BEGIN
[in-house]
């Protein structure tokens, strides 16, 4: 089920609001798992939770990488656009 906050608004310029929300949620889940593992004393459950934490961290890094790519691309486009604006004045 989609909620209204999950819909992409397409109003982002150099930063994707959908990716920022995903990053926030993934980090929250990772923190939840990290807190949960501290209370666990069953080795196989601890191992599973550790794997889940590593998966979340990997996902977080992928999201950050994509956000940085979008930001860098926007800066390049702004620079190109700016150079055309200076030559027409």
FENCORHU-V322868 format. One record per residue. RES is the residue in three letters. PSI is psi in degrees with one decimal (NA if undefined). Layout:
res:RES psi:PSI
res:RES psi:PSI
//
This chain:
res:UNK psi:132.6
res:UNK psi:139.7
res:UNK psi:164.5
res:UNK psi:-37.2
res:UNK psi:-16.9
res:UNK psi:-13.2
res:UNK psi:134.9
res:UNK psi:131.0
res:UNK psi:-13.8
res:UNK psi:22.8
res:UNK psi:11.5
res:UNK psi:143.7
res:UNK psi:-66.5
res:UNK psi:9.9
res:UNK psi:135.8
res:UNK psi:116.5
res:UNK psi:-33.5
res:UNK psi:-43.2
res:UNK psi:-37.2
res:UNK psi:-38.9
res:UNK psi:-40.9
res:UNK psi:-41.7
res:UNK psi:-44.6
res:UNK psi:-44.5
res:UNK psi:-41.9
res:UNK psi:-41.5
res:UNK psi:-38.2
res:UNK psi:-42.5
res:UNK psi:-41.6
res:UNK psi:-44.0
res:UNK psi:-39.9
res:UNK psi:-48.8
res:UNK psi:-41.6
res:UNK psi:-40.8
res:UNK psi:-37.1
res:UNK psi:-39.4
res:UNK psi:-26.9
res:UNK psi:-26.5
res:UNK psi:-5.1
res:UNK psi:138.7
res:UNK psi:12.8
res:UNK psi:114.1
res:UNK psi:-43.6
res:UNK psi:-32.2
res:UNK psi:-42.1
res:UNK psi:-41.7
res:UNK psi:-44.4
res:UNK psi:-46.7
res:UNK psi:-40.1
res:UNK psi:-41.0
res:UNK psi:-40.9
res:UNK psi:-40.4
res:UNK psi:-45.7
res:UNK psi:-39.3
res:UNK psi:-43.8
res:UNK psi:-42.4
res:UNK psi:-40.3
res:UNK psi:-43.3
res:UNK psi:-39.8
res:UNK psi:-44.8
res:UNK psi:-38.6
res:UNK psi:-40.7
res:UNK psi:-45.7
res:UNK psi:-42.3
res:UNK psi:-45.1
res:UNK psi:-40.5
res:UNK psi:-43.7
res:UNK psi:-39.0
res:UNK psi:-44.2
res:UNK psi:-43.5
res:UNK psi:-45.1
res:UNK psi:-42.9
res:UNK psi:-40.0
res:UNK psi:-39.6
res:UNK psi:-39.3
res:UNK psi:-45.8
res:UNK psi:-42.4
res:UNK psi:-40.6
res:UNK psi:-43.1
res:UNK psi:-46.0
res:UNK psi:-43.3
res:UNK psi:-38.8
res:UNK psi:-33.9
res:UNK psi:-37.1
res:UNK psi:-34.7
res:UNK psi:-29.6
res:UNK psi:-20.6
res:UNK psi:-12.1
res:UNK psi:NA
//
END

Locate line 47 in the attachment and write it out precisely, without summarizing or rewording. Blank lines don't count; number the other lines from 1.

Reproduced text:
res:UNK psi:138.7